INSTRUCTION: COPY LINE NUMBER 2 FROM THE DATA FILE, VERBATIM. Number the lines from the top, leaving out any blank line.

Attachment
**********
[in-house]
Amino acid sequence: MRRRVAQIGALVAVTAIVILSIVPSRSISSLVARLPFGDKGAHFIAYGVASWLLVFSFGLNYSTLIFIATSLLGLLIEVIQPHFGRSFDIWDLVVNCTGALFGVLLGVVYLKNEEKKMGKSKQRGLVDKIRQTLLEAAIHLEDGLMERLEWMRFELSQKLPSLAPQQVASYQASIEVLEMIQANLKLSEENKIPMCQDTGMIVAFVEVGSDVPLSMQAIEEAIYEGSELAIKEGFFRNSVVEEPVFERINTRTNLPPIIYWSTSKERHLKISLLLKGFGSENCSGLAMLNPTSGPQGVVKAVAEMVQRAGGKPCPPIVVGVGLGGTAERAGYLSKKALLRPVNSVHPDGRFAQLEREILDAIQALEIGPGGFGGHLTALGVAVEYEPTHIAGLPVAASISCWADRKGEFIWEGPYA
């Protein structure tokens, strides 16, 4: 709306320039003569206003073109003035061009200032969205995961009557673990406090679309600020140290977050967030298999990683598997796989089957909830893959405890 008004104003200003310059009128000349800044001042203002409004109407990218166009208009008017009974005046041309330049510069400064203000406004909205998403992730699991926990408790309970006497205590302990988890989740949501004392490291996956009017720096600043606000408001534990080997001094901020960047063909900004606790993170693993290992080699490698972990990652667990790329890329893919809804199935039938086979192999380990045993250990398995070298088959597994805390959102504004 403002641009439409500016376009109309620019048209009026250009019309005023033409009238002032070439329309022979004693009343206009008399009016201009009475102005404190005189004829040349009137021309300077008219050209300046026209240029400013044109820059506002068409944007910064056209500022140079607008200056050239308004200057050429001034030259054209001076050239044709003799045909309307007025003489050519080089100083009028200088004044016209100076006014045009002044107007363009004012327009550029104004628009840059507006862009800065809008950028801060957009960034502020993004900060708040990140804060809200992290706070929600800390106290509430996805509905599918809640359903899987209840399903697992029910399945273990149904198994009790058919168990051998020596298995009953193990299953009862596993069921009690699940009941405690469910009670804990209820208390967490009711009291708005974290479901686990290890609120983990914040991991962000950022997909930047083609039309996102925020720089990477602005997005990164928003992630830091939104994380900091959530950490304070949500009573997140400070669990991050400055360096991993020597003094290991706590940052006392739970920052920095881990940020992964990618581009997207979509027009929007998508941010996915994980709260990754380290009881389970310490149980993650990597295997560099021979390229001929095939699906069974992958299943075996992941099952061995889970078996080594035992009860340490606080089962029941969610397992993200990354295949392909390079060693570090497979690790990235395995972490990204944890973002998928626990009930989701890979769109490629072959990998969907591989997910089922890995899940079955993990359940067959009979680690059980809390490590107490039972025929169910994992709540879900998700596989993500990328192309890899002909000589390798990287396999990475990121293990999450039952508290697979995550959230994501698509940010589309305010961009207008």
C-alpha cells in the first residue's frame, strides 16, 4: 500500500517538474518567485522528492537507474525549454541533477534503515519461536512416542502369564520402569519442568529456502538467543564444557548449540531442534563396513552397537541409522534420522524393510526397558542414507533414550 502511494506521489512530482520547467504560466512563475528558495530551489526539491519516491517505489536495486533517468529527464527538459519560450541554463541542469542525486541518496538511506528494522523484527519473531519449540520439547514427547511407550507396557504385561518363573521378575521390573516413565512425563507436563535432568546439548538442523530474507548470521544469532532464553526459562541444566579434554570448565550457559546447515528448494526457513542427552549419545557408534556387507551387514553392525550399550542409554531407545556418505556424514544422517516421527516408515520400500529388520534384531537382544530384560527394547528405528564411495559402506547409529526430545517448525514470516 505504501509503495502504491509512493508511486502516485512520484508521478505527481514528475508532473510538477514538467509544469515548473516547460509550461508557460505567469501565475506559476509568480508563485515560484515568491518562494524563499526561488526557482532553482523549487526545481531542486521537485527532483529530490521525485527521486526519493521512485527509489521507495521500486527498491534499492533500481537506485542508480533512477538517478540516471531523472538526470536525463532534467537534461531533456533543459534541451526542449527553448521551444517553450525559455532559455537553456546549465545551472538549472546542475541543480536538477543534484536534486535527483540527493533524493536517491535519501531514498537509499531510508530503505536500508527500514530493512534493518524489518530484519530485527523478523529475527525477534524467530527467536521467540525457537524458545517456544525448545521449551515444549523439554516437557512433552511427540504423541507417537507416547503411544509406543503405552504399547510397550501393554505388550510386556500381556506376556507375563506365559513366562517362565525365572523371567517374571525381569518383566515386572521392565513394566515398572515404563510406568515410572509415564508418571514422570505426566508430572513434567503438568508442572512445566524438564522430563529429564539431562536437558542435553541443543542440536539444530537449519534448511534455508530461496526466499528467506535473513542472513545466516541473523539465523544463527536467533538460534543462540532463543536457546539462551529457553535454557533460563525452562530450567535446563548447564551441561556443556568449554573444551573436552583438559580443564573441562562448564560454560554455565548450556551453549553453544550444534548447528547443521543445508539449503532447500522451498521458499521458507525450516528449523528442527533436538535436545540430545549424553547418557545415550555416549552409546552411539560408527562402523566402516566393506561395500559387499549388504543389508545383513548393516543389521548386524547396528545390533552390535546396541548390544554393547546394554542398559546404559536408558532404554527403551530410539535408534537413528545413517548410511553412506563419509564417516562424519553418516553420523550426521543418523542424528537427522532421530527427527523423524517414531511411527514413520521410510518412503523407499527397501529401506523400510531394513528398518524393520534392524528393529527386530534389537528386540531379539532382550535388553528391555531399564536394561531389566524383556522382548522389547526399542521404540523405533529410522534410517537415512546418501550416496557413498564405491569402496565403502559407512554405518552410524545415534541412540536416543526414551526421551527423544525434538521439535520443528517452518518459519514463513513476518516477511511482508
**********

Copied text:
Amino acid sequence: MRRRVAQIGALVAVTAIVILSIVPSRSISSLVARLPFGDKGAHFIAYGVASWLLVFSFGLNYSTLIFIATSLLGLLIEVIQPHFGRSFDIWDLVVNCTGALFGVLLGVVYLKNEEKKMGKSKQRGLVDKIRQTLLEAAIHLEDGLMERLEWMRFELSQKLPSLAPQQVASYQASIEVLEMIQANLKLSEENKIPMCQDTGMIVAFVEVGSDVPLSMQAIEEAIYEGSELAIKEGFFRNSVVEEPVFERINTRTNLPPIIYWSTSKERHLKISLLLKGFGSENCSGLAMLNPTSGPQGVVKAVAEMVQRAGGKPCPPIVVGVGLGGTAERAGYLSKKALLRPVNSVHPDGRFAQLEREILDAIQALEIGPGGFGGHLTALGVAVEYEPTHIAGLPVAASISCWADRKGEFIWEGPYA